While vegetables require a little more care than fruit in canning, if they receive that care one will be rewarded with nice fresh canned vegetables, free from harmful preservatives, all through the winter.
If one is alone with all the housework to do, it is better to put up a few jars at a time.
Always use new rubbers on jars in canning vegetables.
"Blanching", in this connection, means a short boiling in a weak brine (1/4 cup of salt to 3 qts. of water) and is used with vegetables to eliminate the acids which they contain.
Place the vegetables in a wire basket or a cloth bag and dip into the boiling brine, then into cold water.
Prepare nearly all vegetables as for the table, before blanching, (okra and corn are exceptions).
After blanching, pack as close as possible in jars. Fill jars to overflowing with water with or without salt, according to special directions; fasten covers on tight (do not be afraid the jars will burst), and set into a kettle or boiler with a board containing holes or with several thicknesses of cloth or with thin tin rings underneath. Surround jars 3/4 of their depth with water, cover the vessel close so that the steam will be retained, bring to the boiling point and boil rapidly and continuously the required length of time.
Use wrench for tightening covers of Mason jars during the cooking. If Lightning jars do not seem to be air-tight, thin bits of wood may be placed under the wires. With corn and peas, it is better to have the water deep enough to cover the jars, for boiling after tops are tightened.
Invert jars after removing from the water, cover to exclude light, cool.
Store in dark, rather cool place.
Use cold water to surround jars at first if contents are cold and warm water if contents are warm.
The length of time given is for cooking quart jars. 1/2 - 1 hour less will be required for pints and I hour more for 2 quarts.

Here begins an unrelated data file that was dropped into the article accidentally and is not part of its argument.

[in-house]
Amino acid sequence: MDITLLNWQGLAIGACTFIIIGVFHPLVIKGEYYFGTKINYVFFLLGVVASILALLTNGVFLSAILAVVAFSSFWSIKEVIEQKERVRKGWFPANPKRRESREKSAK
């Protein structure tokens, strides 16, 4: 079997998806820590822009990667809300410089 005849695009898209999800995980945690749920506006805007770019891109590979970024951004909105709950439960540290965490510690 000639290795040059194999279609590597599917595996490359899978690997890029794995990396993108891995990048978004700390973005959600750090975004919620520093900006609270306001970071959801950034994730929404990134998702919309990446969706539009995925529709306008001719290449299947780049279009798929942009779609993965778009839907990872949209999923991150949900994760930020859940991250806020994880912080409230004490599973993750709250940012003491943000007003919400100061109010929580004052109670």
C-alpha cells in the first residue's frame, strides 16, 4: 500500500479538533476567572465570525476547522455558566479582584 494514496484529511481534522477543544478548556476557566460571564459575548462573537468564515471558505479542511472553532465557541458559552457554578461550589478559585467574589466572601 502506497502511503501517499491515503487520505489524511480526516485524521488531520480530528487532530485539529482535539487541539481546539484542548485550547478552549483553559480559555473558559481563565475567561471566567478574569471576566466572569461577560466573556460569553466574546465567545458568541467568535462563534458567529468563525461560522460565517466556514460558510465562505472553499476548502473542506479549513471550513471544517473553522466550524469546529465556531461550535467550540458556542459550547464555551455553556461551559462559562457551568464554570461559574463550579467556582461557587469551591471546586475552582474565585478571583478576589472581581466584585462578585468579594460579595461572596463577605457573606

Prepare asparagus as for the table; blanch tips 3 m., other parts 5 m., dip in cold water, pack in jars-the tips in one, the middle of the stalks in a second, and the inferior ends for soups, in a third.
Fill jars with cold water to which salt has been added in the proportion of 1 teaspn. to the quart.
Fasten covers and cook according to general directions for two hours, tighten covers and cook for one hour longer.
Place stalks in jars, heads up, and pack as close as possible.
To Use: Open jar, add 1/2 teaspn. salt, set jar in cold or lukewarm water, heat to boiling, pour water off (save for soups), and draw stalks out carefully on to slices of prepared toast.
Follow directions for canning asparagus.
Prepare as for the table or leave whole, blanch for 2 m., and follow directions for canning asparagus, using water without salt to fill the jars.
Narrow dock, milkweed, pigweed, purslane or spinach. Wash the greens thoroughly, drop into boiling salted water and leave just long enough to wilt. Remove from water with skimmer, pack into jars, cover with cold salted water and proceed as with other vegetables.
There are no vegetables that we enjoy more in winter than our "greens."
Wash young tender okra, cut off stems and tops, blanch 10 m., dip in cold water, cut in transverse slices or leave whole, and finish the same as asparagus.
Blanch fresh-gathered, mature, but not old peas, for 5 m. (old for 8 m.), dip in cold water, proceed as for canning asparagus, using sugar, 1 teaspn. to quart of water if peas are not sweet. Boil 3-4 hrs. in all; 1 hr. after tightening covers, with water covering jars if possible.
Prepare fresh-gathered corn as for drying. Pack at once (filling all spaces) in clean jars to within an inch of the top, cover to the depth of a half inch with slightly salted water, fasten covers on as tight as possible, cook 3 or 4 hours, screw covers down again, cover jars with boiling water and boil for 1 hour longer. Remove boiler from fire and let jars cool in the water.
Ears of corn may be boiled in clear water 5 m. and dropped in cold water before removing kernels.
Prepare as in preceding recipe and cook for 1 hr. after the water is boiling; tighten covers, invert and leave until the next day. Cook for 1 hr. the second day and again the third day, that is, 1 hr. each for three consecutive days.
Boil small dark red beets for 30 m., drop into cold water and rub the skins off. Place in jars, cover with cold water, fasten covers, boil 1 hr., tighten covers and boil for 1 hr. longer.
Pour boiling salted water over mushrooms and allow them to stand in a warm place until withered; cool, drain, pack close in jars and cover with the water in which they were standing; seal and cook 1 1/2 hr. Tighten covers and cook 1/2 hr. longer. Invert jars until cool.